Tuesday, December 24, 2019

Tasmanian Tiger Researcher Has Bold Plan to Prove Creature is Not Extinct

Tasmanian Tiger Researcher Has Bold Plan to Prove Creature is Not Extinct

This will definitely be doing it all the hard way.  Except that the animal will know his location and will likely avoid it completely. More to the point however is that he has seen the animal twice.

It may be possible to set out bait with a camera trap and keep it refreshed.  A live goats should be tempting enough.  Once you have success, repetition should then be easy.

Good luck either way.  At least he is planning long enough for the creature to become aware of his presence and to even become used to it all.

Tasmanian Tiger Researcher Has Bold Plan to Prove Creature is Not Extinct

By Tim Binnall

A Tasmanian Tiger researcher plans to camp out in the wilderness for two years in the hopes of encountering the creature and proving that it still exists. Known scientifically as the thylacine, the iconic striped canine is believed to have gone extinct in the 1930s, however numerous sightings in the years and decades since have led many to suspect that the creature's demise was greatly exaggerated. 

Among them is Neil Waters, who runs the Thylacine Awareness Group of Australia and now he reportedly intends to put that belief to the test by way of an epic expedition.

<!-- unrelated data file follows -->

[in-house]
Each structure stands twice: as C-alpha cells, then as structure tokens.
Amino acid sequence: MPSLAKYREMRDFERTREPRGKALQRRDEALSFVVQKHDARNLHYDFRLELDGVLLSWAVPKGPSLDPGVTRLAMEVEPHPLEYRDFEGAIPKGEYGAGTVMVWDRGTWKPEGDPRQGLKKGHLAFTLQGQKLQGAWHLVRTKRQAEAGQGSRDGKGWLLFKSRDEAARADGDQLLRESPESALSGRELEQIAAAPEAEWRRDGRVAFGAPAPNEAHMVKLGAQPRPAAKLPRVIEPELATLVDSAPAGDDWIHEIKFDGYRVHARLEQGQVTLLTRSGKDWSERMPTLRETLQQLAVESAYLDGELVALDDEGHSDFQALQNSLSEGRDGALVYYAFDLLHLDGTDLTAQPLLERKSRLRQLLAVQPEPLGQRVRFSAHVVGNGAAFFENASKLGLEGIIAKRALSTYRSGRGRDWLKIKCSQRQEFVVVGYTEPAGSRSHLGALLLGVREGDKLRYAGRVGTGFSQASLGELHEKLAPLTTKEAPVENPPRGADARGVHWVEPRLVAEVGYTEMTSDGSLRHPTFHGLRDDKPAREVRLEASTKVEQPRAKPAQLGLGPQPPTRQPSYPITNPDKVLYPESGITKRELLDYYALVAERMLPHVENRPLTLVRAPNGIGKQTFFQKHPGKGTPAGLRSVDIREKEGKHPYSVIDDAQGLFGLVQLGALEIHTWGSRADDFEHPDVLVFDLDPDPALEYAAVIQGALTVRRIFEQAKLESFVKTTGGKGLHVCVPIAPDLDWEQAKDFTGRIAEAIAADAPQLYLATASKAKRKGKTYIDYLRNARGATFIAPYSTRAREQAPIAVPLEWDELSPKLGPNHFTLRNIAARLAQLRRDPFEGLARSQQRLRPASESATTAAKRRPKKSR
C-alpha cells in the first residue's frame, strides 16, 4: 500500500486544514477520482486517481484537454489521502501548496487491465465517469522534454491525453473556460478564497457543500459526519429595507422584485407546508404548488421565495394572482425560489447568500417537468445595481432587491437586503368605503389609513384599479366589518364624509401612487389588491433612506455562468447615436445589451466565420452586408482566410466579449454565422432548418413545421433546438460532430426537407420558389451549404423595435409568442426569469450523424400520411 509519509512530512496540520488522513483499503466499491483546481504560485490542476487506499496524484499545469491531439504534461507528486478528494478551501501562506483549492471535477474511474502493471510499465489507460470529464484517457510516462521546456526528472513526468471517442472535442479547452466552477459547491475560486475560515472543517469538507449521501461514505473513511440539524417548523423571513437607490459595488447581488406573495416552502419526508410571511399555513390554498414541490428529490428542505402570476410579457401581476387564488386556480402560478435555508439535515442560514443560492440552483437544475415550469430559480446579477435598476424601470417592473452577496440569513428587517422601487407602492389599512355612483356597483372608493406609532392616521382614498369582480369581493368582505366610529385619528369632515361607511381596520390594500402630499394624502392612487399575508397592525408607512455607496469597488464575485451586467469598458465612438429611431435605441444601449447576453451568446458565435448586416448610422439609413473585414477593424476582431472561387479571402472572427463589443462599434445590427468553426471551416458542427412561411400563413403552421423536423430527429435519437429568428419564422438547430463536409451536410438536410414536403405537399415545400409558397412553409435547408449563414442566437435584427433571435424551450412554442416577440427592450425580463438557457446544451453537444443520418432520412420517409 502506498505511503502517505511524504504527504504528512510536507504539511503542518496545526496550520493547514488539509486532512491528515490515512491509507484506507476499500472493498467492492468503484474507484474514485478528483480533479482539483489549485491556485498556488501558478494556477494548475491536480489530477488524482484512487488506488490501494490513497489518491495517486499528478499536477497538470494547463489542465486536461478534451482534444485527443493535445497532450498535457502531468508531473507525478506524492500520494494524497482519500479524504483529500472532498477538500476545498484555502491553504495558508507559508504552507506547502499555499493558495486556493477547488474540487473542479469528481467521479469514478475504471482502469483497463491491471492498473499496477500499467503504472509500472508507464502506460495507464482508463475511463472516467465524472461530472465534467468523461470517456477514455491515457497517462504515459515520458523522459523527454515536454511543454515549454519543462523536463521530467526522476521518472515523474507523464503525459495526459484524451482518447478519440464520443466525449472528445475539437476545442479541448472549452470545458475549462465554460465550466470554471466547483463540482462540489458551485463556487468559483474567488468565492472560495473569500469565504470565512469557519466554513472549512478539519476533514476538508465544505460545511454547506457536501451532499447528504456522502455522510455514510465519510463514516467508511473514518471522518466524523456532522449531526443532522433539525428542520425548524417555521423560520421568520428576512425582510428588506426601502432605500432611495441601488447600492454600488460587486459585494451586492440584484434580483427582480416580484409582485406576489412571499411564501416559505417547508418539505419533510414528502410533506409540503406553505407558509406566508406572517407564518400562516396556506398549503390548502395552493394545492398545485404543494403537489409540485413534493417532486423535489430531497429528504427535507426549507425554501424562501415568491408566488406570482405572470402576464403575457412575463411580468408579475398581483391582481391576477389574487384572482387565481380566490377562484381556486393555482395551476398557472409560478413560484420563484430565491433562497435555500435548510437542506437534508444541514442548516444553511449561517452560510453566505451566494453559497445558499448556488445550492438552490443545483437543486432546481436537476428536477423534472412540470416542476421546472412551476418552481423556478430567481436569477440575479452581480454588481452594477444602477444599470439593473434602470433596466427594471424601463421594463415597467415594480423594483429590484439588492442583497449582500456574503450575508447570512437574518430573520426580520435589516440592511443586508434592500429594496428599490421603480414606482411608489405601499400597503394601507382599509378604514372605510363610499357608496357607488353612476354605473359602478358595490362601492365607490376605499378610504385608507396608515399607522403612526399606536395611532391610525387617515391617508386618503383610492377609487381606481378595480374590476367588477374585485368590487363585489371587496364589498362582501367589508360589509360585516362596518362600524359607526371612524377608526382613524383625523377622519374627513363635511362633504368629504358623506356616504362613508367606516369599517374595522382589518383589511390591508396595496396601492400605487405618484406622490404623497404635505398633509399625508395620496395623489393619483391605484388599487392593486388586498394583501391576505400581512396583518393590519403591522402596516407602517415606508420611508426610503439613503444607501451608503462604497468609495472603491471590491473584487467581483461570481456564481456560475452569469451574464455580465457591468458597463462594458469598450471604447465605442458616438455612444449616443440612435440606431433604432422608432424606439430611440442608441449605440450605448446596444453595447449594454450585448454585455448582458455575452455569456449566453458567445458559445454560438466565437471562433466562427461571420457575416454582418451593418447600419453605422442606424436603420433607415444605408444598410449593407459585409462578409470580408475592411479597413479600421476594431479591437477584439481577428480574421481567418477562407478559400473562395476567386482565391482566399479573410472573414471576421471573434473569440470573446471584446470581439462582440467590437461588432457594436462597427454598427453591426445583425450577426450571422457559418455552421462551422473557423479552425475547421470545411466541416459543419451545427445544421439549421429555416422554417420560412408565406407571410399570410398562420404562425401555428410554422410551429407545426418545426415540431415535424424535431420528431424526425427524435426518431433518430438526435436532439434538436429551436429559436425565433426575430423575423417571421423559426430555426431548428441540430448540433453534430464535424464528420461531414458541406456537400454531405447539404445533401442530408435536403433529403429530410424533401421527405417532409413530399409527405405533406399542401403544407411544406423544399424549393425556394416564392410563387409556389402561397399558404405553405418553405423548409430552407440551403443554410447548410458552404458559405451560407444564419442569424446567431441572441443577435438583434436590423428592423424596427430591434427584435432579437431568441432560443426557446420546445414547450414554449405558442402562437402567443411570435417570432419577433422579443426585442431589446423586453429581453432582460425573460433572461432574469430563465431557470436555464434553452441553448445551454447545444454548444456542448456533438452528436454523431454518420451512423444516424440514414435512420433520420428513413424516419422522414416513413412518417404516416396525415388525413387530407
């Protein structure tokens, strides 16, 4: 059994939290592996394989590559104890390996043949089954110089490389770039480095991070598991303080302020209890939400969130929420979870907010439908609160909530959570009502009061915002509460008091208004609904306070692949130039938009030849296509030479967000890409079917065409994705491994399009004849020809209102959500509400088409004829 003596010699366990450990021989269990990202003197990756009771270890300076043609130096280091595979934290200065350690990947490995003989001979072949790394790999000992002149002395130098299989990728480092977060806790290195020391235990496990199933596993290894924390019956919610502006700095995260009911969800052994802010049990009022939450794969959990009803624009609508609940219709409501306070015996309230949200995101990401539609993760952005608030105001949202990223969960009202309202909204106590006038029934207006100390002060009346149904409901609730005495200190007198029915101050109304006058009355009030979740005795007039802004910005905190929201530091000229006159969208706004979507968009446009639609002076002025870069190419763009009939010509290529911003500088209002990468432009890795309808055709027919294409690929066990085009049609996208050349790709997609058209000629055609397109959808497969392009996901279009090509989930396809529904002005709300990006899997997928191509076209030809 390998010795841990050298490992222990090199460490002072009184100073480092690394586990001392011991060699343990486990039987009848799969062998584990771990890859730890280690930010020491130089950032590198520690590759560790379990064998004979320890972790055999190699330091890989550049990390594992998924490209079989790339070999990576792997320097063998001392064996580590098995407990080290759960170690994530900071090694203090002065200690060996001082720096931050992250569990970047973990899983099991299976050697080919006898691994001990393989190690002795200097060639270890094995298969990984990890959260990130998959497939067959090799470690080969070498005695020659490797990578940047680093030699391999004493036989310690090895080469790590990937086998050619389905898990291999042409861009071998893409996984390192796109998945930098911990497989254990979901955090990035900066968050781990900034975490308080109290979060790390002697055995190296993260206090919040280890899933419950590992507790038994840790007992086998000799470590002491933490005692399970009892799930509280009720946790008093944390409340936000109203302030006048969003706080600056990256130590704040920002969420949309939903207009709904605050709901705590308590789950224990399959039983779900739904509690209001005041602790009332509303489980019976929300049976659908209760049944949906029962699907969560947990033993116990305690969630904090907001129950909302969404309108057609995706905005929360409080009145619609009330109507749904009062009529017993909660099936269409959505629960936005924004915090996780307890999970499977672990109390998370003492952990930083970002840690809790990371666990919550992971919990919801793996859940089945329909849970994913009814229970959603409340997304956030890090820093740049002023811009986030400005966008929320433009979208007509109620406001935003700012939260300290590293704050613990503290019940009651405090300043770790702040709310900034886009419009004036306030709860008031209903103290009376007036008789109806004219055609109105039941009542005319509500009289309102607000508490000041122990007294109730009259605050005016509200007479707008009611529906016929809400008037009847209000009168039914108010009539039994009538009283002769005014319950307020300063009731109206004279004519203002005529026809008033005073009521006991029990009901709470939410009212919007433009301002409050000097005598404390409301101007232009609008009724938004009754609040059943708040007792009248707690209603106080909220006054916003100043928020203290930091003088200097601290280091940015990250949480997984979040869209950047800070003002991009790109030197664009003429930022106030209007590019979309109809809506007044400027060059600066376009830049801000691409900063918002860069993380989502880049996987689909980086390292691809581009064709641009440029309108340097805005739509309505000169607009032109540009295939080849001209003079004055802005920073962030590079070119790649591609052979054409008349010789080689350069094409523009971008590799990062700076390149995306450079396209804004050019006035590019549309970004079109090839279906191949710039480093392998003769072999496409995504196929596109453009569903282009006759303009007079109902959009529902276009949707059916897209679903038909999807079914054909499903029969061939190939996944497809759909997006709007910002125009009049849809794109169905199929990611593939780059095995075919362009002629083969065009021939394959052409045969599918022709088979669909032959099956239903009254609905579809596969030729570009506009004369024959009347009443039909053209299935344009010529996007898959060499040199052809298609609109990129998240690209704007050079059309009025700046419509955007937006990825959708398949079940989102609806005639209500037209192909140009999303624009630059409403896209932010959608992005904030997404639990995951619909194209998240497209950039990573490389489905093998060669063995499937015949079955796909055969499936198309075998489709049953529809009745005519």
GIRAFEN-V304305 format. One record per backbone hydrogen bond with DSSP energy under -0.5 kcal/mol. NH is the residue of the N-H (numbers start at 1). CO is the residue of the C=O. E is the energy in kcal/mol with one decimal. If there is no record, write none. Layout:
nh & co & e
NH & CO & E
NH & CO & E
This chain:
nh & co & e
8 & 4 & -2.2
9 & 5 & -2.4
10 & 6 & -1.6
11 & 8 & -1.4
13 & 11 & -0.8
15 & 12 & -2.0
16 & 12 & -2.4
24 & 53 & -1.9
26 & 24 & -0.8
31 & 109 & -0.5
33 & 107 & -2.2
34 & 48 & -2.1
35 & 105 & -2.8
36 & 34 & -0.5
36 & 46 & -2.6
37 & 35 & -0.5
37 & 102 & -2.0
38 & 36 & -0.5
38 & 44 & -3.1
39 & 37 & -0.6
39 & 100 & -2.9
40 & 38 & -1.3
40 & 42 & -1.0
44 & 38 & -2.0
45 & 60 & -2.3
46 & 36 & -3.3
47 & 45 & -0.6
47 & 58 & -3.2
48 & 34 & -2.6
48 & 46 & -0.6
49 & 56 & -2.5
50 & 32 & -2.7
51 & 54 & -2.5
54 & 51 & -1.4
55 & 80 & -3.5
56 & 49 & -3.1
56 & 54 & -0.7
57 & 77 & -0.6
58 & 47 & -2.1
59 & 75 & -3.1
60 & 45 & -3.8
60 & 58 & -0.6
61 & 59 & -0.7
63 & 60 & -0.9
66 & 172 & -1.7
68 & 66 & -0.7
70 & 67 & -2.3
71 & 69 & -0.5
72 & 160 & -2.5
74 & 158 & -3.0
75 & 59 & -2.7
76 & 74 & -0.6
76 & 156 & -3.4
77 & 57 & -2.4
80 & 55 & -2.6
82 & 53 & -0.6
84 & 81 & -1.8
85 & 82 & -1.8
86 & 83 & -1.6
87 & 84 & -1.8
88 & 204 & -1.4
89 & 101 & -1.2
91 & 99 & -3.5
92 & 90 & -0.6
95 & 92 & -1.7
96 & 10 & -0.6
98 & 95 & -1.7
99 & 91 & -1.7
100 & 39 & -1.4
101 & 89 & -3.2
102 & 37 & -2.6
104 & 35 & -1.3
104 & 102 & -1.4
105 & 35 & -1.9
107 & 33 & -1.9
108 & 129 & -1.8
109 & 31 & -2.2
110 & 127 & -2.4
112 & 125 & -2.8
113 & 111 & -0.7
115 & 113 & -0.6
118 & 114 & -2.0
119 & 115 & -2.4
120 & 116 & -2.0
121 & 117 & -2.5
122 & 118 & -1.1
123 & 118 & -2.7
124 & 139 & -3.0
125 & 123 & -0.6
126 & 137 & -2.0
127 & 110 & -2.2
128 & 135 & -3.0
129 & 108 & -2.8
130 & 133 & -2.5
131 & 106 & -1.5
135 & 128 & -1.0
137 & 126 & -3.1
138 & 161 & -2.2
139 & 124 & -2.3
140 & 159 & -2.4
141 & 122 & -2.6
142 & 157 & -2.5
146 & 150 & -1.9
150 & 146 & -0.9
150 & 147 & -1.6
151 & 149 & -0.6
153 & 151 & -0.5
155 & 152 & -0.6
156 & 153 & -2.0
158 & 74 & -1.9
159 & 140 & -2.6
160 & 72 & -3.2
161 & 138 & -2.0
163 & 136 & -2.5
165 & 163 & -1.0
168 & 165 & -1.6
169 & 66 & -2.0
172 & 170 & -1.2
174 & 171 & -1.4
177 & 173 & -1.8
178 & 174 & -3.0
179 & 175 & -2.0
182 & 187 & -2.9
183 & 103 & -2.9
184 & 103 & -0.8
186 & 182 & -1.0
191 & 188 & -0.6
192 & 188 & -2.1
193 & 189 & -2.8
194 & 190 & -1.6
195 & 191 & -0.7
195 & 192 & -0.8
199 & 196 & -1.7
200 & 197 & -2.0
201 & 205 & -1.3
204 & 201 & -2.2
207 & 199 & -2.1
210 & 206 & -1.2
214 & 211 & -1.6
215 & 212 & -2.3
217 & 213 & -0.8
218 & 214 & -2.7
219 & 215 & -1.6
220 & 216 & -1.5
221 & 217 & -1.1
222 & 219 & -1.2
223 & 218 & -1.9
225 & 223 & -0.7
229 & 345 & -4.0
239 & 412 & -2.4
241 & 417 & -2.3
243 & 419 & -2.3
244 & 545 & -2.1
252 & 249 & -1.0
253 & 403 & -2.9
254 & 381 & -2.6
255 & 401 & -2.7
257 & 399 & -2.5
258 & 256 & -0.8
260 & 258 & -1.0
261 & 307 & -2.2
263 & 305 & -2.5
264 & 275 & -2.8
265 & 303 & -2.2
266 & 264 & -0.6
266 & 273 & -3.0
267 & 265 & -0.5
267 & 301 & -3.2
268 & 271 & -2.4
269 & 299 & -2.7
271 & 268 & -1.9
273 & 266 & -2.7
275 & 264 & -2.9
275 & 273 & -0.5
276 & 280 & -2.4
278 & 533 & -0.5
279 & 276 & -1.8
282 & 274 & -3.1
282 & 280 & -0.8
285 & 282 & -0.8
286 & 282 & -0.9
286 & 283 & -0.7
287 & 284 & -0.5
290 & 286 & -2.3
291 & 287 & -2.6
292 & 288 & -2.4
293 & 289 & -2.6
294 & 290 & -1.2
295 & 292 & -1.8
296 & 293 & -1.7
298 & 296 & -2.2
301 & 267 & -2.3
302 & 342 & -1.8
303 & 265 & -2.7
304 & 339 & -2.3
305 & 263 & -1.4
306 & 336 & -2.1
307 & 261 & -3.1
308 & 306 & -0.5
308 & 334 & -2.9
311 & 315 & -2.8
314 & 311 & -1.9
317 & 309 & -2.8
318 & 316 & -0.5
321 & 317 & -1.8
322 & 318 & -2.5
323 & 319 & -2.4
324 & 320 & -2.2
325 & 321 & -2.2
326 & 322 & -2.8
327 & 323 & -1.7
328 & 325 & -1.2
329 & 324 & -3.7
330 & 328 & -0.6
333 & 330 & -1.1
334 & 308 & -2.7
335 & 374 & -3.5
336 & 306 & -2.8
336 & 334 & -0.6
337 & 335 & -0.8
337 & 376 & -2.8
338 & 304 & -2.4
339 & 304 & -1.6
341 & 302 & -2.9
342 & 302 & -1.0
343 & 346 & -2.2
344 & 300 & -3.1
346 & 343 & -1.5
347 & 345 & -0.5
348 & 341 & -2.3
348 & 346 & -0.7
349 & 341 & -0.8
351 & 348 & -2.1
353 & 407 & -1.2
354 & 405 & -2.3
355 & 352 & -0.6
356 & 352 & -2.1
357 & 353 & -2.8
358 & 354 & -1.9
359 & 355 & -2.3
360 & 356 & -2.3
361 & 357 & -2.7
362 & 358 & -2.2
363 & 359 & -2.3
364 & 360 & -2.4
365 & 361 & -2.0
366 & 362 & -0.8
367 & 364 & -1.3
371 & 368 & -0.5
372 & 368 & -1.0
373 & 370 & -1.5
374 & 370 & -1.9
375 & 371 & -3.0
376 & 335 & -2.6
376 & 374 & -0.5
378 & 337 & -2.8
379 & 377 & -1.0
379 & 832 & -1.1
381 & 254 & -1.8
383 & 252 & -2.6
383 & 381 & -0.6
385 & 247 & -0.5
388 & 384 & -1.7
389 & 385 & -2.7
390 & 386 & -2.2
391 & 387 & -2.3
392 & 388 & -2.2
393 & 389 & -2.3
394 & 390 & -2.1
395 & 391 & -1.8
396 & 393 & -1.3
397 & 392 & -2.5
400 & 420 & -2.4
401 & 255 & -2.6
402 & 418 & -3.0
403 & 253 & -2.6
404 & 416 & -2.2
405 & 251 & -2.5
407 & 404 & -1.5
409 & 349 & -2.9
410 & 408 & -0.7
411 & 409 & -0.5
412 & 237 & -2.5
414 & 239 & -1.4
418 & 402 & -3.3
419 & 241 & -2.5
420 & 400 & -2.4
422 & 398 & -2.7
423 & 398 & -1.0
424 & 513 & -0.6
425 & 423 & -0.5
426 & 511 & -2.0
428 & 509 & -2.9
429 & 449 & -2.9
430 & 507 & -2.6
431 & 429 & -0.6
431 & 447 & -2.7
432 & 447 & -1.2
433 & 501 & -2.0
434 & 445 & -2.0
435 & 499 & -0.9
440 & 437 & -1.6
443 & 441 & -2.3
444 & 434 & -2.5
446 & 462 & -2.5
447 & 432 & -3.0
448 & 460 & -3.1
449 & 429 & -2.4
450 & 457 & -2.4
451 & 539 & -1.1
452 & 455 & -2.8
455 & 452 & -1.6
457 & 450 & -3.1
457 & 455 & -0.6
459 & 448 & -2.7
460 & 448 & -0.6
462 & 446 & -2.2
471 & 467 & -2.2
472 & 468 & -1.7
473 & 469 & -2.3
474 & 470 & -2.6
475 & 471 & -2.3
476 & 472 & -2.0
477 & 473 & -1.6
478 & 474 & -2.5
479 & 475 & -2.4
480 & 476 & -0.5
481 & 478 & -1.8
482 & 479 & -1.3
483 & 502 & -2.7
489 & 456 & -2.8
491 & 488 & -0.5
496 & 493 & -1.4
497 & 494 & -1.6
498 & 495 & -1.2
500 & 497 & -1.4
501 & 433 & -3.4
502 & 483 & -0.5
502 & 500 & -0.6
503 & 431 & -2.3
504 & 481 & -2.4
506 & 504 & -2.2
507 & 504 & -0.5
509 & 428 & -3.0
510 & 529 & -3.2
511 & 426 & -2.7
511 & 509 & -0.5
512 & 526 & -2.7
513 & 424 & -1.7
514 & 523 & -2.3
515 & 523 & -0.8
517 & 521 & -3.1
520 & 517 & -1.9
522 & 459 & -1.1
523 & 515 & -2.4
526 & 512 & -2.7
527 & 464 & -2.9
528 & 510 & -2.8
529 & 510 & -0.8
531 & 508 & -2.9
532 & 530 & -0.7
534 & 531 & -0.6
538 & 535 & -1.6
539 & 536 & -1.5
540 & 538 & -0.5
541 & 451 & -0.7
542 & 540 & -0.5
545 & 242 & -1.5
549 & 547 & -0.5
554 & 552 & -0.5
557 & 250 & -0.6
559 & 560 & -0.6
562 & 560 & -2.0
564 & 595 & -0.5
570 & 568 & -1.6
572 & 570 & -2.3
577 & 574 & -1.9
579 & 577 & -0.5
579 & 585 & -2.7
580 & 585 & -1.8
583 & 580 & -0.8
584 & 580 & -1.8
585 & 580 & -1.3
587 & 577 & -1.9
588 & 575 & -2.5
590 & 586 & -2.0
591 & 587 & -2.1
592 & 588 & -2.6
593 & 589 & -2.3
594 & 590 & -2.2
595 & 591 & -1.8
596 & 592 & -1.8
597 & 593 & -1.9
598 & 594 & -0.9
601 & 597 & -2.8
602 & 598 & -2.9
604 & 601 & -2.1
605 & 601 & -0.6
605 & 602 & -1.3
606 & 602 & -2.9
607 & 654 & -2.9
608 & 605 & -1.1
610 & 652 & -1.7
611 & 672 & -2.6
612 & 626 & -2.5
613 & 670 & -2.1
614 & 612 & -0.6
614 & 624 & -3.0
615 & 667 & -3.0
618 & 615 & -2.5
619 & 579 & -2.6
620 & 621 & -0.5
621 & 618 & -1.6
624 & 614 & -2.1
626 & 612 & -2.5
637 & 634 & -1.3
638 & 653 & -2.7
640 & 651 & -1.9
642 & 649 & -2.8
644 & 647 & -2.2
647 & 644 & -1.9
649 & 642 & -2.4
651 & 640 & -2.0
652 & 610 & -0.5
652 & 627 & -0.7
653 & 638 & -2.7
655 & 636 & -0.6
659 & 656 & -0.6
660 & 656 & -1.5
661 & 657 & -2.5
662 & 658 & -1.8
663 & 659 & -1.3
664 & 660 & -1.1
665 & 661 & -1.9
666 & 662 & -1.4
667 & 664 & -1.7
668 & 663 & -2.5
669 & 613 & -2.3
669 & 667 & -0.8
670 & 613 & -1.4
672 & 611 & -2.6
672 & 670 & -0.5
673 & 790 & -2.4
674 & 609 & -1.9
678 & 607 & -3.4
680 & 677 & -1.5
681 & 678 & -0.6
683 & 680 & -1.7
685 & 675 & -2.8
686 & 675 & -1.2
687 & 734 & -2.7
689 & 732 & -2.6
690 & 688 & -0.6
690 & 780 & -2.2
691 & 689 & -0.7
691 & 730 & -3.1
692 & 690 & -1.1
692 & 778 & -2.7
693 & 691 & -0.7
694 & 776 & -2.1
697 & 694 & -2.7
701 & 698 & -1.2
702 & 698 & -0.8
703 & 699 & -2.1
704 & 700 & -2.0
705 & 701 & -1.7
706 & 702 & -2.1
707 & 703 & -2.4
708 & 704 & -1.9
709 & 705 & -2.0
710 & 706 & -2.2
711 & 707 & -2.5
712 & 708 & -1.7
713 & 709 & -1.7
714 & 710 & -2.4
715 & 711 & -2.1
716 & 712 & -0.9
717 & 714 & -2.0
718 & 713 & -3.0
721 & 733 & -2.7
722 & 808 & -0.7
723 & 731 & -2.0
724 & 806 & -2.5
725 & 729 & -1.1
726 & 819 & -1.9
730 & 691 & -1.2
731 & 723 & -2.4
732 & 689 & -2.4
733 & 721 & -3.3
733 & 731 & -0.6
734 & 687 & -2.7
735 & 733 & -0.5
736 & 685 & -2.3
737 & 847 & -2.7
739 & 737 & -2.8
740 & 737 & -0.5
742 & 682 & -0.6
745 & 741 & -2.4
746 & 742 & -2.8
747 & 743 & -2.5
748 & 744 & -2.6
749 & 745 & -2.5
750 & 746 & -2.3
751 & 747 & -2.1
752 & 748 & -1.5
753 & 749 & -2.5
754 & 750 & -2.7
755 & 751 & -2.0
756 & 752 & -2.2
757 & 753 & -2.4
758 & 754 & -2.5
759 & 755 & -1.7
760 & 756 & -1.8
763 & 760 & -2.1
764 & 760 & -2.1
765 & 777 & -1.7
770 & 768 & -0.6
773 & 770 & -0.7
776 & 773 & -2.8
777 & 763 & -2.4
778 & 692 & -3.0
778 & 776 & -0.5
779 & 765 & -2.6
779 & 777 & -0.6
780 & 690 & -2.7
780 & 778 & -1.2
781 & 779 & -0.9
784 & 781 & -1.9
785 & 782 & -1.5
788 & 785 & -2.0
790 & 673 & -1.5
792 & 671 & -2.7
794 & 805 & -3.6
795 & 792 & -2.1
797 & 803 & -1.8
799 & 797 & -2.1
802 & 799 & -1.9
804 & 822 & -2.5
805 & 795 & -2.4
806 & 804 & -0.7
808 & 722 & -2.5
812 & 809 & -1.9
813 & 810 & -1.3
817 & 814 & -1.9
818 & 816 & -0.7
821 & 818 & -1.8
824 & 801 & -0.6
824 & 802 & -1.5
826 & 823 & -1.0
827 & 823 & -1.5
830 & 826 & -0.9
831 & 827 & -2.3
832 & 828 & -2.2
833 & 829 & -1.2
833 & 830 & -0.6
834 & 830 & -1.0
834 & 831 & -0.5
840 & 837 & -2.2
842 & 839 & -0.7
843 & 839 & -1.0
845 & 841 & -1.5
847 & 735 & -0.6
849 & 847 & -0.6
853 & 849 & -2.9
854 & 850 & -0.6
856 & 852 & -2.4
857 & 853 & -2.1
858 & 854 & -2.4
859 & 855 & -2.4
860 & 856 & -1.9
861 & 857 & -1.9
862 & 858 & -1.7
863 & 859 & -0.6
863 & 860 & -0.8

Musing to a local newspaper that it is believed that there are 100 breeding pairs of thylacines still living in the wild, Waters revealed that he has purchased a piece of property in the area where these creatures are suspected of inhabiting. Having allegedly seen the presumed-extinct animal twice while at that location, the researcher says that he plans to spend the next two years living in the bush in order to finally capture the evidence needed to confirm that they still roam the planet. 

"The hundreds of people who have reported sightings cannot all be wrong," he declared, explaining that he'll make use of an extensive series of game cameras and other high tech equipment to document the creature in the wild. Lest one suspect that Waters is eyeing fame and fortune in his quest to find the Tasmanian Tiger, the researcher explained that his motivations are more altruistic: "my dream is to prove the thylacine is alive and well and have a management plan put in place to ensure their continued survival."

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